I’m not saying it’s an easy problem or it has an easy answer. Just pointing out that the majority of consumers have chosen over and over again to make their decision based on the rock bottom price and I do think the airlines are responding to that trend. I also think they’ve finally pushed it a bit too far, and it’s coming back to bite them. The media has been broadcasting how awful air travel can be, and it’s reached critical mass.

      1. In no way do I defend the way Walmart treats its employees, but, customers are generally oblivious to that and don’t directly observe that (and nor do they observe directly how the airlines treat their employees).
        What they see, mostly unlike airlines, are customer-facing policies which are actually pretty good. For example, Walmart’s return policy is flexible and forgiving, generally moreso than many of the small businesses they’ve put out of business.
        The difference between every-day-retail and airlines is that while people shop regularly and frequently, most people fly only on rare occasions. And the passengers who fly the same carrier frequently will quickly get special perks and VIP treatment in stark contrast with the experience an infrequent leisure flyer gets.

  2. “Our flight from Paris was delayed — due to fog, we were told — and even though we arrived 15 to 20 minutes before the scheduled departure of our connection, we were told that the flight had “already departed.” … “I personally believe they overbooked the flight and did not want to treat us as bumped, because then they would have had to compensate us.”

    Well, I won’t say Aer Lingus did everything right in this case, but I do think there’s no support for the idea that the flight was overbooked. An international flight closes the door much sooner than a domestic one, so being at the gate fifteen minutes before departure isn’t good enough.

    That said, I REALLY wish airlines would use the “door closing” time as their “large-print” time in the itineraries. It doesn’t matter to the passenger what time the plane is pulling away from the gate; what matters is when the passenger can’t get on-board any more. The pushback time is useful for airline operational statistics and planning, but passengers? Not so much.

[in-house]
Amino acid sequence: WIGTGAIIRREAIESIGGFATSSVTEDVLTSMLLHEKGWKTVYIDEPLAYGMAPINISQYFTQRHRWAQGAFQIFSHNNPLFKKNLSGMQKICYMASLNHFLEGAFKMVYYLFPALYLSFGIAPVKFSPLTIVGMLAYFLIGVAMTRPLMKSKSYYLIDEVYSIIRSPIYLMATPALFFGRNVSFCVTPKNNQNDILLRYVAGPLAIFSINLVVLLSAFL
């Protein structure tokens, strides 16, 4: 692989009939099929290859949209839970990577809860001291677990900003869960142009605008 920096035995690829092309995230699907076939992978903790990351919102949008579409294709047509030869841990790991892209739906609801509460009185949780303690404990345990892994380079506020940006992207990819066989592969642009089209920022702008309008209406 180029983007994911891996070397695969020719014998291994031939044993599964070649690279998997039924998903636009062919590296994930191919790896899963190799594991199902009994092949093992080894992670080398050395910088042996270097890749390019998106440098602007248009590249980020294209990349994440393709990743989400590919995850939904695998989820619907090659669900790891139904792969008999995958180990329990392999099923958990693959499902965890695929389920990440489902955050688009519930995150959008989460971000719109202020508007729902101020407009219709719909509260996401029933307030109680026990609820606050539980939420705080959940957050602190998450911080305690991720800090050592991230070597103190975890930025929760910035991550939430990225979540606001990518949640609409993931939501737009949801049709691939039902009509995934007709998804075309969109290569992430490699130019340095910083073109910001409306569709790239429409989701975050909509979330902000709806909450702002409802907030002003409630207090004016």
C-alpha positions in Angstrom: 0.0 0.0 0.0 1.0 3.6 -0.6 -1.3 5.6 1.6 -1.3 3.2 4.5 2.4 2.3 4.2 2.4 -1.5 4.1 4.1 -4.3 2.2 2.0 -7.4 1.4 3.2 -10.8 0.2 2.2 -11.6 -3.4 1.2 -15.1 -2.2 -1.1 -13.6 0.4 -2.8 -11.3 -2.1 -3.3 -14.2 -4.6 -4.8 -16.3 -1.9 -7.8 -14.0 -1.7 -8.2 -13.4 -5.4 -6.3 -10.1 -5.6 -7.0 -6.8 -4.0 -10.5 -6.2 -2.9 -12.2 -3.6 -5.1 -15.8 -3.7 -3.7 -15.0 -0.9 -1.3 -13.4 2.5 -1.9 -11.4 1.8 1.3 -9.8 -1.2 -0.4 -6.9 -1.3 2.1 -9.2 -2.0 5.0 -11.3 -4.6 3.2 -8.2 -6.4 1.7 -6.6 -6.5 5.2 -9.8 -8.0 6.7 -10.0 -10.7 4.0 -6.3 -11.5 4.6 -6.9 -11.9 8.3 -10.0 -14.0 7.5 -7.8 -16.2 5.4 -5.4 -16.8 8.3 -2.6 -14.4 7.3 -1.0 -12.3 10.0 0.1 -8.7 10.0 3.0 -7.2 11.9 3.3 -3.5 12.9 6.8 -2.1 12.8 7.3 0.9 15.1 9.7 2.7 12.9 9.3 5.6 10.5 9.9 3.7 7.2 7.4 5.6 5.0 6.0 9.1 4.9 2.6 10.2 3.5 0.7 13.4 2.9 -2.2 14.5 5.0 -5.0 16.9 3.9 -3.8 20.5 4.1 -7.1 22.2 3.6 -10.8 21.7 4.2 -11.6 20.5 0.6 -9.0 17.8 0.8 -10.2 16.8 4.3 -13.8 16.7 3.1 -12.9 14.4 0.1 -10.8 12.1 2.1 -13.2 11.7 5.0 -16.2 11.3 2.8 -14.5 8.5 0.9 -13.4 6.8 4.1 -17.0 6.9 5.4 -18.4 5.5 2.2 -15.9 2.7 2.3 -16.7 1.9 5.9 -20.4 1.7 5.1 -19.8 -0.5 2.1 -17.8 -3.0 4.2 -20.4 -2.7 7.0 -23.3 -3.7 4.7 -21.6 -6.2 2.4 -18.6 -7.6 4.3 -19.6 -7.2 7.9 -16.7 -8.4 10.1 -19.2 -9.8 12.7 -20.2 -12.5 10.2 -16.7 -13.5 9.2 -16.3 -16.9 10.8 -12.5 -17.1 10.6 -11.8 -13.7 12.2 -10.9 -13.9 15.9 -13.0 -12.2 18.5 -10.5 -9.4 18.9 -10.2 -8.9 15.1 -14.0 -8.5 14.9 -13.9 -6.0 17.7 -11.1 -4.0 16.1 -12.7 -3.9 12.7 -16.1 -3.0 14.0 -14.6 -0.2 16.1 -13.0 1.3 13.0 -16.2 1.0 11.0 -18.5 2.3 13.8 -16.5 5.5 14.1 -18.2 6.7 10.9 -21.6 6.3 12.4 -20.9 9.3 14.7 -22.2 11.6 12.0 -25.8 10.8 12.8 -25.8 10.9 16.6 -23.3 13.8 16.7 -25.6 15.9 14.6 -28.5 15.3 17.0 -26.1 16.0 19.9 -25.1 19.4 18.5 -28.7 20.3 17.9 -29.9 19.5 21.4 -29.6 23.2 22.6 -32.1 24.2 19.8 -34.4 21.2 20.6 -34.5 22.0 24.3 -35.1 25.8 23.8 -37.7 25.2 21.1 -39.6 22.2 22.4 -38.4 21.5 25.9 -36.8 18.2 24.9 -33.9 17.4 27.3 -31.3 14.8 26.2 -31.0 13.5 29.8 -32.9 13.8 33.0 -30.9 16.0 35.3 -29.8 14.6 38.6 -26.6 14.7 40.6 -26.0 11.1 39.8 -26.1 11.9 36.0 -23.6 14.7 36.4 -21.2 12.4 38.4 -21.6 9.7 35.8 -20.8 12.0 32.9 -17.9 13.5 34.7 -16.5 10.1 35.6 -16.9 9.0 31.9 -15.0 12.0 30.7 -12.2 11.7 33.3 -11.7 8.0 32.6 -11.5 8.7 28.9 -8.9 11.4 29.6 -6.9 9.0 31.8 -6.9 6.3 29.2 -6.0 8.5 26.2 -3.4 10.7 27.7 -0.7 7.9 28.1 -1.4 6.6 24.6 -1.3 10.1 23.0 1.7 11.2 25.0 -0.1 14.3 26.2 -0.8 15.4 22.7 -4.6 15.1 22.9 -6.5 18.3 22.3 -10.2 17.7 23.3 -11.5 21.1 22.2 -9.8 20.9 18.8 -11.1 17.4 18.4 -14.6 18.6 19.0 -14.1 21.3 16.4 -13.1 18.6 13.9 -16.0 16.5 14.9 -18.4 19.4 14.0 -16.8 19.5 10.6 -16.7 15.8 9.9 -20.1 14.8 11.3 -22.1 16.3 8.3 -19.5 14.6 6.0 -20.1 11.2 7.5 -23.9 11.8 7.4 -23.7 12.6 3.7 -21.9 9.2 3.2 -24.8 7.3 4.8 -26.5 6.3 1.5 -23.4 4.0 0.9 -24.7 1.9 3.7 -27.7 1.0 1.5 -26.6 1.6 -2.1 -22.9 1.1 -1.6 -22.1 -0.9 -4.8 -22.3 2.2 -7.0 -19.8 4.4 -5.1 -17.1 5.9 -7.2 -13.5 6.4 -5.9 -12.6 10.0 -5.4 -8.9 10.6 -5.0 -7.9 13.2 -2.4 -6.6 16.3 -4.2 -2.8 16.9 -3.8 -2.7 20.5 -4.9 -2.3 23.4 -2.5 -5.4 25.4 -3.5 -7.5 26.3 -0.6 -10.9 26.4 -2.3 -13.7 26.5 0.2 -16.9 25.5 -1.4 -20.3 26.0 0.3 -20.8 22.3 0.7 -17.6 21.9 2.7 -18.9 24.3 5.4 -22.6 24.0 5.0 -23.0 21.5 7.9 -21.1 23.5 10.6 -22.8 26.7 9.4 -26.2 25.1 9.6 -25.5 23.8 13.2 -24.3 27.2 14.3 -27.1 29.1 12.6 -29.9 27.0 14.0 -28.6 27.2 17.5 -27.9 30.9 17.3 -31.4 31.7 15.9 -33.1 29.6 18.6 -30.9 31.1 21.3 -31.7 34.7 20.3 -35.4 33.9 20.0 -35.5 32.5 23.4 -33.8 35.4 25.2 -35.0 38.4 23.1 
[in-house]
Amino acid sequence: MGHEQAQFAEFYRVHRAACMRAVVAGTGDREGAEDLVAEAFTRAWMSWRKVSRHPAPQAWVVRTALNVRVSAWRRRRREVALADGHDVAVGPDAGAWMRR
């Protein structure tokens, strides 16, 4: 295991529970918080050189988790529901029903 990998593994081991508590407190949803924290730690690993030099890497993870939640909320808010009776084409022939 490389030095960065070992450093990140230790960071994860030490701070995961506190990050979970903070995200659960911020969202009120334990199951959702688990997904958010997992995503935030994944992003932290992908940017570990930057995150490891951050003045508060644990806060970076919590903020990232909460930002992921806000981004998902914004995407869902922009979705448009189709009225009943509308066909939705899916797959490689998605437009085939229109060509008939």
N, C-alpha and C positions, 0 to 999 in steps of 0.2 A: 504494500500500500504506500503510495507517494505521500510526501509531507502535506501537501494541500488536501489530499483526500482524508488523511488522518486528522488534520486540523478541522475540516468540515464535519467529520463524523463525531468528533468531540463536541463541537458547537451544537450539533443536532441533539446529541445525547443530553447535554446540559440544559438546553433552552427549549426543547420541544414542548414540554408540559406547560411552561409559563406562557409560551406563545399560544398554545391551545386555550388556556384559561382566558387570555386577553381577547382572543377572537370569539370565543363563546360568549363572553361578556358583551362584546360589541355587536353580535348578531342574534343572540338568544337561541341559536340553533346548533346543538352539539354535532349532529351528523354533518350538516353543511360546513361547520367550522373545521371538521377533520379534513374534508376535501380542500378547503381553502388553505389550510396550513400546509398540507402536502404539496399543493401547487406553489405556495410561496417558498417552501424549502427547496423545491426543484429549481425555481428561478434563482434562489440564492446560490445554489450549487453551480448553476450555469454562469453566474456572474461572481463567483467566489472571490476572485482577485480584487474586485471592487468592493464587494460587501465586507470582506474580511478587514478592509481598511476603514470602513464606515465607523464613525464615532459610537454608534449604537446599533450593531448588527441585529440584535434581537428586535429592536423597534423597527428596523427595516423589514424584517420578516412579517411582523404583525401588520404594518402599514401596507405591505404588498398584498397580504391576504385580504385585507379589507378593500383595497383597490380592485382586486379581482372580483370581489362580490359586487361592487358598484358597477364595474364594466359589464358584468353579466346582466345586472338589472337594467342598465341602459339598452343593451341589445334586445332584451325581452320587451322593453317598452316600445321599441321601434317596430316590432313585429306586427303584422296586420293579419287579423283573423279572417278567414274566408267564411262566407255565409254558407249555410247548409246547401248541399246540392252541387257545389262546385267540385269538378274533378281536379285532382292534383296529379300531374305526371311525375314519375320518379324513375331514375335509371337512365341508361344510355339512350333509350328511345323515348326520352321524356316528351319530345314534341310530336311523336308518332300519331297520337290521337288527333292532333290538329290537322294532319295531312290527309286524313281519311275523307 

1. Some airlines are now putting the door closing time in bold on boarding passes, but this is for the printed document and isn’t done by all airlines.

    2. I do think there’s no support for the idea that the flight was overbooked

      If the flight was not overbooked, you would think they would have waited every possible minute for the OP to board and given them priority over standby passengers who would not be owed EU261 compensation.

      It could be they were deluged with delayed passengers who would be owed compensation if they didn’t get on the flight (hence the 7 hour wait in line for re-booking).

      1. International flights close the flight at the upper end of an airline’s range because of the vastly-increased paperwork requirements. Aer Lingus publishes 30 minutes gate-presentation for all flights departing from Ireland/UK/Europe. “15 to 20 minutes before departure” (especially for a flight to the US) to me sounds like well past “every possible minute.”

        1. And yet, when we fly we see people board the aircraft later than that all the time, even on international flights The airlines make very frequent exceptions to those cut-offs when it suits them to.

  3. Another thing to come away with from this experience is to always always have more of necessary medications with you than for the actual length of one’s trip. Stuff happens – When the volcanic ash (an extreme example of delays) caused flight chaos years ago, many people were caught out not having enough of their medication(s) – It is really important to be sure you have additional meds.

    1. Couldn’t agree more. When my wife and I travel, we usually have three days extra of our prescription medications along and if we are flying international, am extra week’s worth. Fortunately, w ehave never been delayed where any of those came into play, but we plan ahead.

    2. 100% agree. Always carry more than you need, just in case.

      Telling the agent that you are out of meds is not going to get you on that plane. It may have the opposite effect as the OP almost found out. The have heard every excuse in the book and cannot differentiate between the truthtellers and the liars.

    3. So right! Stuff happens. If you take meds, always carry more than you think you need. And mentioning the lack to the agent was obviously a bad move. The agent’s response was perfectly logical.

  4. Glad it was resolved. Something to add “Next time you run into a problem like this, remember” to make sure you have enough medication. There are enough things to worry about without people running out of their meds.

  5. The suggestion by many posters to make sure you have extra meds is a good one, but one not always possible. As a frequent traveller, I am insured by one of the largest in the country. If you need extra meds and its around refill time, they allow only one early refill due to travel per year. You can appeal and with proof, they usually will bend the rules, but it takes time. In addition, most pharmacies will only refill scheduled meds ( like narcotics, meds for certain diseases, etc) 2 to 3 days before you run out. And that policy is non negotiable, unless once again, you have proof,such as your reservation, to show them. If they do bend this rule, they’ll usually call to get Dr approval. So plan ahead at home, if you know you’re going to need to take extra meds.